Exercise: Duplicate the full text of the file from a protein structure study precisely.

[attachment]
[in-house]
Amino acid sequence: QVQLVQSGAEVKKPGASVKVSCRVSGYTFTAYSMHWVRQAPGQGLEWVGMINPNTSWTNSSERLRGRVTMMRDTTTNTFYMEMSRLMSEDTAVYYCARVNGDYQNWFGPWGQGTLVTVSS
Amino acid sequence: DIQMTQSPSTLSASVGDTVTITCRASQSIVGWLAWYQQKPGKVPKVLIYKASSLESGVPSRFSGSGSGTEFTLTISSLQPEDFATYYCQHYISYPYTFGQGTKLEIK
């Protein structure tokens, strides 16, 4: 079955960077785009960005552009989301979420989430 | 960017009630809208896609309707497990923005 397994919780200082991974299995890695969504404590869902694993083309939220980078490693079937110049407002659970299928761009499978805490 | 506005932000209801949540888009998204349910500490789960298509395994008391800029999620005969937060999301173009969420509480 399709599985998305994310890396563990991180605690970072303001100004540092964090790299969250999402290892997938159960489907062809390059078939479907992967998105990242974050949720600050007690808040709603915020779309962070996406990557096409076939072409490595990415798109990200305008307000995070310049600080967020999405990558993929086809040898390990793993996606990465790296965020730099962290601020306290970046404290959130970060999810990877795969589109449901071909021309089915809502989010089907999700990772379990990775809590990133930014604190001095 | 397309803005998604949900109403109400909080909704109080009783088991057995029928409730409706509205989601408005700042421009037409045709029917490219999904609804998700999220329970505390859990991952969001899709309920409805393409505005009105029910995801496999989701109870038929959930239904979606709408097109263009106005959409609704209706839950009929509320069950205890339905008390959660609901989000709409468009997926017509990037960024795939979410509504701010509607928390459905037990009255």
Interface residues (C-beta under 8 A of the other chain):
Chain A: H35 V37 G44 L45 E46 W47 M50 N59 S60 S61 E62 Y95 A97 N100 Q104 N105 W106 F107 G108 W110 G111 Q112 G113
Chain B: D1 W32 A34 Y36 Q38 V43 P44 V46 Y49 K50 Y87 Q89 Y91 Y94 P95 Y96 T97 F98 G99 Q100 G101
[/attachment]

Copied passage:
[in-house]
Amino acid sequence: QVQLVQSGAEVKKPGASVKVSCRVSGYTFTAYSMHWVRQAPGQGLEWVGMINPNTSWTNSSERLRGRVTMMRDTTTNTFYMEMSRLMSEDTAVYYCARVNGDYQNWFGPWGQGTLVTVSS
Amino acid sequence: DIQMTQSPSTLSASVGDTVTITCRASQSIVGWLAWYQQKPGKVPKVLIYKASSLESGVPSRFSGSGSGTEFTLTISSLQPEDFATYYCQHYISYPYTFGQGTKLEIK
């Protein structure tokens, strides 16, 4: 079955960077785009960005552009989301979420989430 | 960017009630809208896609309707497990923005 397994919780200082991974299995890695969504404590869902694993083309939220980078490693079937110049407002659970299928761009499978805490 | 506005932000209801949540888009998204349910500490789960298509395994008391800029999620005969937060999301173009969420509480 399709599985998305994310890396563990991180605690970072303001100004540092964090790299969250999402290892997938159960489907062809390059078939479907992967998105990242974050949720600050007690808040709603915020779309962070996406990557096409076939072409490595990415798109990200305008307000995070310049600080967020999405990558993929086809040898390990793993996606990465790296965020730099962290601020306290970046404290959130970060999810990877795969589109449901071909021309089915809502989010089907999700990772379990990775809590990133930014604190001095 | 397309803005998604949900109403109400909080909704109080009783088991057995029928409730409706509205989601408005700042421009037409045709029917490219999904609804998700999220329970505390859990991952969001899709309920409805393409505005009105029910995801496999989701109870038929959930239904979606709408097109263009106005959409609704209706839950009929509320069950205890339905008390959660609901989000709409468009997926017509990037960024795939979410509504701010509607928390459905037990009255």
Interface residues (C-beta under 8 A of the other chain):
Chain A: H35 V37 G44 L45 E46 W47 M50 N59 S60 S61 E62 Y95 A97 N100 Q104 N105 W106 F107 G108 W110 G111 Q112 G113
Chain B: D1 W32 A34 Y36 Q38 V43 P44 V46 Y49 K50 Y87 Q89 Y91 Y94 P95 Y96 T97 F98 G99 Q100 G101